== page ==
• I use this exact same method to clean the drip pans I keep in the bottom of my ovens, too. And they can get pretty icky with bacon grease and such (yes, I bake my bacon...it's the best way!).
Dishwashing Liquid
All clean and ready for another 45 days of cooking dinners (give or take). What do you think? Isn't this an easy method for keeping your glass stove top looking great all the time?

Let me know if the comments if you use homemade cleaners of this nature. Or do you prefer a store-bought brand that does an amazing job? I'd love to know!


Homemade Cleaner

More DIY Household Ideas




8 comments:

  1. So do you use the lemon afterward to clean up any residue?

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    1. Thanks! I keep it on hand for all kinds of kitchen clean ups, so it's always at the ready. And yes, it can be helpful for that for sure.

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  2. I was wondering the same thing. They sure look pretty in the bowl sitting on top of the stove.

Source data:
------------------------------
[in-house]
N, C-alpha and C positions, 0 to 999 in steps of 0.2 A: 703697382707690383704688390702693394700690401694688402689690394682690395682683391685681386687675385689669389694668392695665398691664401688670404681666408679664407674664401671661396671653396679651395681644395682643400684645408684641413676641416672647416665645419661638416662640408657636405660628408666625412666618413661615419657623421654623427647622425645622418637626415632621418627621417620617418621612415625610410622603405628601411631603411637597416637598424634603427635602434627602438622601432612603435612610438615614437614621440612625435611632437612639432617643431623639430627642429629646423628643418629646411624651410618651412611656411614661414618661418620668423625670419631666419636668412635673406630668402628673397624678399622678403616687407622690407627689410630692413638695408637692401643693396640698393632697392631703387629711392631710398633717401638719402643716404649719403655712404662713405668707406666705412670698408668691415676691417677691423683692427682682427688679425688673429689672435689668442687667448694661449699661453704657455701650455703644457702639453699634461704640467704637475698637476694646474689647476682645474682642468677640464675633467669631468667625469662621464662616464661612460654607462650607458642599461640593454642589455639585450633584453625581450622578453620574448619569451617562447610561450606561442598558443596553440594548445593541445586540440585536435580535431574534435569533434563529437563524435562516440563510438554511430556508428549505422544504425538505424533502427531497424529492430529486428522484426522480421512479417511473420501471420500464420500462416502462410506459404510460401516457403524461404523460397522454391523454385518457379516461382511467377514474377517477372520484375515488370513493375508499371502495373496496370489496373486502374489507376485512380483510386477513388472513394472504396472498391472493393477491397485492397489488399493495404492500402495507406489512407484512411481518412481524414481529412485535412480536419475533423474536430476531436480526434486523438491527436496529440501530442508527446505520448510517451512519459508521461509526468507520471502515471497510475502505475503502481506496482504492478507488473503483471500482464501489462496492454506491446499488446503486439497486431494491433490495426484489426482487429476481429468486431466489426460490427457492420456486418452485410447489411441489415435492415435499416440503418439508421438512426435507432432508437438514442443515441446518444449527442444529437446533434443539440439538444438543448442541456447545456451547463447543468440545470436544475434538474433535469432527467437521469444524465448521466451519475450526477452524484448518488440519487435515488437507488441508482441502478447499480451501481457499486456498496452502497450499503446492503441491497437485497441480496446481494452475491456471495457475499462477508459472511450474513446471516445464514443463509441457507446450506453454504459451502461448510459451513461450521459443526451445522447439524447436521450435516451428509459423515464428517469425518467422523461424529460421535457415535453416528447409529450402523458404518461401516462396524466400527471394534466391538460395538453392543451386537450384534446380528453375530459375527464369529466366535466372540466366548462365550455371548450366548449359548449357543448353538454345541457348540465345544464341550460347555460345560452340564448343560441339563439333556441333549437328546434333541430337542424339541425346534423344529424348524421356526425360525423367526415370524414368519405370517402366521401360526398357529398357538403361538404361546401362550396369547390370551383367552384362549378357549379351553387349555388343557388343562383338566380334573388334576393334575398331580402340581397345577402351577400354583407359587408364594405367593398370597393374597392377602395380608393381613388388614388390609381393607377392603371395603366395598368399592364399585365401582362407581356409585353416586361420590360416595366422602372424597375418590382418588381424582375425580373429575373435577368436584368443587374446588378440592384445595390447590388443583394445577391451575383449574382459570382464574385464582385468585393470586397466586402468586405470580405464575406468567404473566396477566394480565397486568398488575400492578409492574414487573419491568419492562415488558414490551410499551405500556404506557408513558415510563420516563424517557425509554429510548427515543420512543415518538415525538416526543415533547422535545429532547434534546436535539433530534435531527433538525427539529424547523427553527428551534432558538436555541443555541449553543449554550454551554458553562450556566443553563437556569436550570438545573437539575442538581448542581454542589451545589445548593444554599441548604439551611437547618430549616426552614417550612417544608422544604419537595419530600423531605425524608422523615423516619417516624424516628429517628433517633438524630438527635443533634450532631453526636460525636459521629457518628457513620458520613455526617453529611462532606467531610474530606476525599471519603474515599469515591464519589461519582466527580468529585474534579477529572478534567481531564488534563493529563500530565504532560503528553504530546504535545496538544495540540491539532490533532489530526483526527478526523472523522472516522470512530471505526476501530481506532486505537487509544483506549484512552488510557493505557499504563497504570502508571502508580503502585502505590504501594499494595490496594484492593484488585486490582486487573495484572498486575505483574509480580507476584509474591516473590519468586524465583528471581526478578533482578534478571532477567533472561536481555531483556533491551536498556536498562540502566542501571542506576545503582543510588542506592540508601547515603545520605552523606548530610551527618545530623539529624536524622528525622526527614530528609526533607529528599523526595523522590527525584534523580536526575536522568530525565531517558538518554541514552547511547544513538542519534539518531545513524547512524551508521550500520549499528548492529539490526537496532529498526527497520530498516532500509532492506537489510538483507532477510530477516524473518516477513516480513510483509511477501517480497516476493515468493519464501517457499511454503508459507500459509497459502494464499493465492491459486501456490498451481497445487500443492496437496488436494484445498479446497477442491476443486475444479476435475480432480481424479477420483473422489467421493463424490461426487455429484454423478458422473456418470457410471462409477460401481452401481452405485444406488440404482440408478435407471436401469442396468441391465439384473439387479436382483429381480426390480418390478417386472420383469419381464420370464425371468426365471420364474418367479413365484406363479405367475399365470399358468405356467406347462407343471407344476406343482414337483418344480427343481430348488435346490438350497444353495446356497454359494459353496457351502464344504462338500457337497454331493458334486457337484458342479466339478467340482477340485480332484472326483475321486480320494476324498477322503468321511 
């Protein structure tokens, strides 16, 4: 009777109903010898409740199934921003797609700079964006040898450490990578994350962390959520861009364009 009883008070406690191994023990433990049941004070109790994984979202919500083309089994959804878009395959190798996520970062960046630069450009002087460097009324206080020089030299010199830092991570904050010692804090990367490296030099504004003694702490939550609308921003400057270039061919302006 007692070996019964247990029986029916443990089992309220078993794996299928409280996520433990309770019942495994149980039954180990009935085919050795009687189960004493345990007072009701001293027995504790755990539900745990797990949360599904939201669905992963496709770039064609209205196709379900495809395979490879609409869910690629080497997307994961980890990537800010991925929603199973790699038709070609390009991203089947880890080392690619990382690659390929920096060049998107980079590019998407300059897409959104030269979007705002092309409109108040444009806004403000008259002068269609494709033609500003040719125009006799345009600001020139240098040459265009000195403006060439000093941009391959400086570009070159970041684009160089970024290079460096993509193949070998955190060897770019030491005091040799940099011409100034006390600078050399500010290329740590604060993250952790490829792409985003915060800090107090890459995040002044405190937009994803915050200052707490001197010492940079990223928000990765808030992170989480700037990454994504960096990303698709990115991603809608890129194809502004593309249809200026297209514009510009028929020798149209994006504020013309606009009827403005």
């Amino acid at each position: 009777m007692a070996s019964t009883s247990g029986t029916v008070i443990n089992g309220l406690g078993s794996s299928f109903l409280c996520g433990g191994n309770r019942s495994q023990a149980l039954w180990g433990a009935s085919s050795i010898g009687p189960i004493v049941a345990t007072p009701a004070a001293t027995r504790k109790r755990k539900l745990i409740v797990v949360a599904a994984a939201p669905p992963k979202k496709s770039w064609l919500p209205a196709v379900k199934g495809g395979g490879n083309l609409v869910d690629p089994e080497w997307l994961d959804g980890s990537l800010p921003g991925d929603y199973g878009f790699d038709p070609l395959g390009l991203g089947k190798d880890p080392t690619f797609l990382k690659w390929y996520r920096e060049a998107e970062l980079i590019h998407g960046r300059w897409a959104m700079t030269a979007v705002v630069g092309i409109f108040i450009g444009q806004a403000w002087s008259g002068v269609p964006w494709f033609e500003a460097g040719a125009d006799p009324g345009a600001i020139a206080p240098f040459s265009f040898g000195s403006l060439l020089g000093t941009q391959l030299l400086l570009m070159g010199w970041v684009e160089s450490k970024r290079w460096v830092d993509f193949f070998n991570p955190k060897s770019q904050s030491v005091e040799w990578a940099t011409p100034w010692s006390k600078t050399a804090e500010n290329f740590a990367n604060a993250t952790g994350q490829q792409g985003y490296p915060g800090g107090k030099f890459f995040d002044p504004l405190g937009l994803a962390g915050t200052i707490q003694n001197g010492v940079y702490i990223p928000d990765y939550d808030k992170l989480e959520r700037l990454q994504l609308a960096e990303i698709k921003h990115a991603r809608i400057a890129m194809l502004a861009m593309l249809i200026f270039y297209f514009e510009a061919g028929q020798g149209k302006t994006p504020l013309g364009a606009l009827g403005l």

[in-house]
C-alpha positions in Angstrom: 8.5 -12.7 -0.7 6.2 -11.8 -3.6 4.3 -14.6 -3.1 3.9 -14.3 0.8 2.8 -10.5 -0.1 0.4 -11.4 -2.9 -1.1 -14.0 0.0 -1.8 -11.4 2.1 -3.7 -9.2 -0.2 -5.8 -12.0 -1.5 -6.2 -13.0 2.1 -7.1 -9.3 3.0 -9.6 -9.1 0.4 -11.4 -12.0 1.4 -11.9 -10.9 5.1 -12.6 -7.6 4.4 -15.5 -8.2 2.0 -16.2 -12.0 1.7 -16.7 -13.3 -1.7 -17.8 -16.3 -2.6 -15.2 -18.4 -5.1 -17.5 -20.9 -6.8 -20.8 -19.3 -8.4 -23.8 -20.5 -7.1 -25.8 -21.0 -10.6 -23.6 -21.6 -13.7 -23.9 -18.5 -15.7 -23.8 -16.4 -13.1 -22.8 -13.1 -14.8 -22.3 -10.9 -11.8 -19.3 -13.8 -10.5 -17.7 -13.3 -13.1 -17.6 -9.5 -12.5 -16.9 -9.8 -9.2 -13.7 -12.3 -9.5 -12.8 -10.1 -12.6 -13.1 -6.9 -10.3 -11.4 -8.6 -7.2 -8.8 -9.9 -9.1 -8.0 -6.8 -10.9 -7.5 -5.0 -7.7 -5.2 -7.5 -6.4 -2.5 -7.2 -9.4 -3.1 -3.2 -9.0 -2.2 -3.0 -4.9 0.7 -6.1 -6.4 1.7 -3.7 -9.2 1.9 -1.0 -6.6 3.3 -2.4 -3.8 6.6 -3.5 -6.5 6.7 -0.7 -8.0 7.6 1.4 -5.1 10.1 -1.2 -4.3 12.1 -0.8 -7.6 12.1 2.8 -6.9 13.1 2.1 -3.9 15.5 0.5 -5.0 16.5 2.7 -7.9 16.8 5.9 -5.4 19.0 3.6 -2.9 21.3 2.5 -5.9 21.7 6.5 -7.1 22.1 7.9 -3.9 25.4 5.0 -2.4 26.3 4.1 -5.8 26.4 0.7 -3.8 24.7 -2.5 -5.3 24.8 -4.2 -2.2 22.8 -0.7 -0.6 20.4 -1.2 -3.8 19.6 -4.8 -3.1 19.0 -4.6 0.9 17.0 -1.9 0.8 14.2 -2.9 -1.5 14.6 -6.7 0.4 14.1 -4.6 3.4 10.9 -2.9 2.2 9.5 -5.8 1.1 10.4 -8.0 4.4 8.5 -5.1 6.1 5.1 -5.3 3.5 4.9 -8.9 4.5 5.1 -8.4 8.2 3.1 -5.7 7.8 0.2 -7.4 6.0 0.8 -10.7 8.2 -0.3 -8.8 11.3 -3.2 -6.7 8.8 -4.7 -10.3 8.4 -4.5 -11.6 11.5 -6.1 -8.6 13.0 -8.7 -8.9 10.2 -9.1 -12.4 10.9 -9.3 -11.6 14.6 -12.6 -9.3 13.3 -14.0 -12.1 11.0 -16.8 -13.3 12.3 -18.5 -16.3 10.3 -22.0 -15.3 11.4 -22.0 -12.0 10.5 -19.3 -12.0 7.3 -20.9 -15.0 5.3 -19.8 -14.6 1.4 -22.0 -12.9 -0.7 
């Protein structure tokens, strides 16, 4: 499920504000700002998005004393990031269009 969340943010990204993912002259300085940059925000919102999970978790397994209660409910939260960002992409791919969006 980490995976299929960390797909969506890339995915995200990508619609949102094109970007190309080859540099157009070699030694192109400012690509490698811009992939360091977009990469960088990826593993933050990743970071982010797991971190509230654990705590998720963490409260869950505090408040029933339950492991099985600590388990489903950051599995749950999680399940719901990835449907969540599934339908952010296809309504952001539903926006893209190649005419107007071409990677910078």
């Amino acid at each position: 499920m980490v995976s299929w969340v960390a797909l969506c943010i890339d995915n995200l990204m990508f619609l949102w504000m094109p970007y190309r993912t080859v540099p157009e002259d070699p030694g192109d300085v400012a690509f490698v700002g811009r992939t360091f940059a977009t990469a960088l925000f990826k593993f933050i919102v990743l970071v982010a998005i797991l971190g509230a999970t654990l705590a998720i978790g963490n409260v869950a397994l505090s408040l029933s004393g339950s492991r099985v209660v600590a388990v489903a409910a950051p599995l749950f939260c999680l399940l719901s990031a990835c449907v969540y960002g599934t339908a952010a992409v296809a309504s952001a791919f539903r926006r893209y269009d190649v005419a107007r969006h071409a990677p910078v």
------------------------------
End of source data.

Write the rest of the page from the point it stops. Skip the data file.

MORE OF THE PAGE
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  3. You are so beautiful. I love your hair band. Getting your emails brightens my day. Thanks for all the tips and cute printable home decor.

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    Replies
    1. Thank you so much...that's very kind of you and much appreciated. xoxo

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  4. Oh, Kristi, your messy cooktop's got nothin' on ours, especially when my Italian hubby is the one cooking the sauce! There would be sauce splattered all over the place, including the rest of the stovetop, the backsplash, and the bottom of the upper cabinets, and there'd be some cooked onto the burner, too. It always looks like the pot exploded! LOL! But I'm definitely going to give your method a try. I love how simple it is and I really hope it works. It'd be sooo nice not to have to scrub and scrub...

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    Replies
    1. Ha! I love it, Debbie! The bottom of the upper cabinets...lol...you've got me there. Hoping you enjoy this simple method. Enjoy all the yummy food that the mess produces...that's the best part, right? xoxo